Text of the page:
Qaeda warns France over hostages

September 23, 2010 12:00 am

, DUBAI, Sep 23 – Al-Qaeda has warned Paris not to attempt to rescue five French nationals kidnapped by jihadists in Niger, SITE monitoring group said on Thursday, as France mobilised its forces to find them.

Al-Qaeda in the Islamic Maghreb posted a statement on jihadist forums in which it said the kidnappings came in the "context of retaliation" promised by AQIM leader Abu Musab Abdul Wadud to France, the US-based group said.

SITE said the statement carried a warning to France that they should not attempt another rescue mission "like they had done for Michel Germaneau" and that the group "will issue their legitimate demands later."

"In the context of retaliation… a group of heroic mujahedeen under the command of Sheikh Abu Zeid, may Allah protect him, were able to break into the French Arlit mining area in Niger," said the statement carried by SITE.

"Despite the tough military stands in the area and the many security cordons, the lions of Islam were able to go through all the guards and kidnap five French nuclear experts working at Areva," it said.

"We also warn of the consequences should they commit any foolish action again, because it will be doomed to fail and they will certainly pay a heavy price."

AQIM militants have repeatedly threatened France and its citizens since a July deadly Sahara raid in a bid to rescue French hostage Germaneau in which seven of its members were killed. The group said it executed the 78-year-old as a reprisal for the raid, vowing further revenge against France.

Gunmen seized the five French nationals along with a Togolese and a Madagascan on September 16 in a raid on French firms working in northern Niger\’s uranium fields.

France says it believes they are still alive and the seven are thought to have been taken to a remote corner of Mali.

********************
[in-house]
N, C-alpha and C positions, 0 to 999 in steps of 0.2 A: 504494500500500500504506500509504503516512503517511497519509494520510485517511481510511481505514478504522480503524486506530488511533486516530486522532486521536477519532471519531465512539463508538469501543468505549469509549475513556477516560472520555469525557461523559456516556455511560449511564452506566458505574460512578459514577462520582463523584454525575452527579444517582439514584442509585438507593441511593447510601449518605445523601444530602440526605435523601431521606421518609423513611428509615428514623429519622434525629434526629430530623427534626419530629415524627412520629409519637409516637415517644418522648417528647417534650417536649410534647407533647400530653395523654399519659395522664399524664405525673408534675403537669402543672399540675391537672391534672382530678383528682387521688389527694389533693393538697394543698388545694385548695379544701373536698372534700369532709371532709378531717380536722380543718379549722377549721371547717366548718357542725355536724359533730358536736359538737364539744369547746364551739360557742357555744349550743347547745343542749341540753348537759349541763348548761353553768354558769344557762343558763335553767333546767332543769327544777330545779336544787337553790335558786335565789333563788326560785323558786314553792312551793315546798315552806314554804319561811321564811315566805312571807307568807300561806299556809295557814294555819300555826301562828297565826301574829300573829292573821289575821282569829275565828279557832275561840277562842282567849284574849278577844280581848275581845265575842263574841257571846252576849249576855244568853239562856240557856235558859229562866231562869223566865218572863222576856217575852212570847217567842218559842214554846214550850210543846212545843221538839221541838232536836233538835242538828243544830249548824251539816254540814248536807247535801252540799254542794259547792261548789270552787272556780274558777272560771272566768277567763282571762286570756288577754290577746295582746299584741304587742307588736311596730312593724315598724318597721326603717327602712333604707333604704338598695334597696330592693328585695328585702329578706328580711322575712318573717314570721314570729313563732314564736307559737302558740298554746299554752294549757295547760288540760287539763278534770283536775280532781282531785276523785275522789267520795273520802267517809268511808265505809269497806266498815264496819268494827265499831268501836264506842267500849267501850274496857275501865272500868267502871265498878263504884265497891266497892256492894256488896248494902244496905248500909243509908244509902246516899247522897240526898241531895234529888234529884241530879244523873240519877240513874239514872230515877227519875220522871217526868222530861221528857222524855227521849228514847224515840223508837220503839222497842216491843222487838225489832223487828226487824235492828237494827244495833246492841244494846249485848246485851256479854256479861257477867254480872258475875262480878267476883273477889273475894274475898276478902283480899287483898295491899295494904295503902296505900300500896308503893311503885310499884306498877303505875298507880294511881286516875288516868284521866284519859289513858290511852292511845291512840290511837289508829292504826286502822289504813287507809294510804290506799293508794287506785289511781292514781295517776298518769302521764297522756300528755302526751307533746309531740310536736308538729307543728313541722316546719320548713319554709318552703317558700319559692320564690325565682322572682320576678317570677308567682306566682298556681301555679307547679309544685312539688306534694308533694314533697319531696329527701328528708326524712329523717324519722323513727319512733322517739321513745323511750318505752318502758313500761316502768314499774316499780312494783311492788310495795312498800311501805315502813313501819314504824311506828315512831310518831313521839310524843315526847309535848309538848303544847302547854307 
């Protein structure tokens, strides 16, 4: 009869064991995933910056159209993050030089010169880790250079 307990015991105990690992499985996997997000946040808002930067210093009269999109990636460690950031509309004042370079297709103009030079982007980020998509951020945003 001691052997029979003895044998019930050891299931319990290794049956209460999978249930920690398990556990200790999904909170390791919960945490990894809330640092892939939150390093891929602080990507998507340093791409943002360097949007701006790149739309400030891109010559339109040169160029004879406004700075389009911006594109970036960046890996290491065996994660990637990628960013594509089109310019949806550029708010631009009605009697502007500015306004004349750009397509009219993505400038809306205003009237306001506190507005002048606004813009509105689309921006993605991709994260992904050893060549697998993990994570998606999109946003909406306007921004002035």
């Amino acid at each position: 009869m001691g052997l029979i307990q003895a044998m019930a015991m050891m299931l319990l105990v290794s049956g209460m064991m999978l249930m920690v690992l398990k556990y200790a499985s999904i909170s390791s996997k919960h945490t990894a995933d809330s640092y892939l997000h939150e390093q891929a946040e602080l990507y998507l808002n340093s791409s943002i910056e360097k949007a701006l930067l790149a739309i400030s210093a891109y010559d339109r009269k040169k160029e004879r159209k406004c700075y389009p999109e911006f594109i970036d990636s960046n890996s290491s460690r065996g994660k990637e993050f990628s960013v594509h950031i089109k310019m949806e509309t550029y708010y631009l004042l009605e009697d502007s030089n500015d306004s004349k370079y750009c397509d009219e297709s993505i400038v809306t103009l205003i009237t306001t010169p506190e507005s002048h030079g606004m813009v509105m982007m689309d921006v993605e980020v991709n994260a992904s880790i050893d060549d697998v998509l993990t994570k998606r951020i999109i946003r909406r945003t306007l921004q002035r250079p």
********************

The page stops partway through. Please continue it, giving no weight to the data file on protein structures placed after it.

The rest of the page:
President Nicolas Sarkozy announced on Wednesday a full mobilisation of French forces to try and rescue the hostages.

"As the president just said, all the services of the state are mobilised to obtain the freedom of the hostages," French government spokesman Luc Chatel said after Sarkozy chaired a cabinet meeting.

Many states in North and West Africa, including Niger, Algeria, Mali and Mauritania, were former French colonies, and France has military trainers working along some of the local troops.

SITE quoted AQIM as saying Western firms "that steal our wealth and take advantage of our people should know that they are legitimate targets for the mujahedeen and they should leave promptly, because our land is not a field for plunder and our wealth is not something to be taken advantage of."

In Paris, AQIM\’s claim to have abducted the seven was authenticated, but no demands had been received from the hostage-takers.

"We have not received proof of life, but we have good reasons to believe the hostages are alive," French foreign ministry spokesman Romain Nadal said Wednesday.

French Interior Minister Brice Hortefeux, due to meet with his Malian counterpart President Amadou Toumani Toure in Bamako, said that military interventions had been ruled out "at this stage".

In Washington, US officials said France had asked for its assistance in hunting down the militants, amid reports that the Pentagon operates a listening post in southern Algeria to monitor regional radio and telephone traffic.

France did not confirm US assets were involved in the hunt, but said it was working "with all the governments involved in fighting terrorism in the Sahel."

The small AQIM army has spun a tight network across the Sahel, raking in millions from kidnappings and drug trafficking, killing several hostages and carrying out attacks across the six countries it spans.


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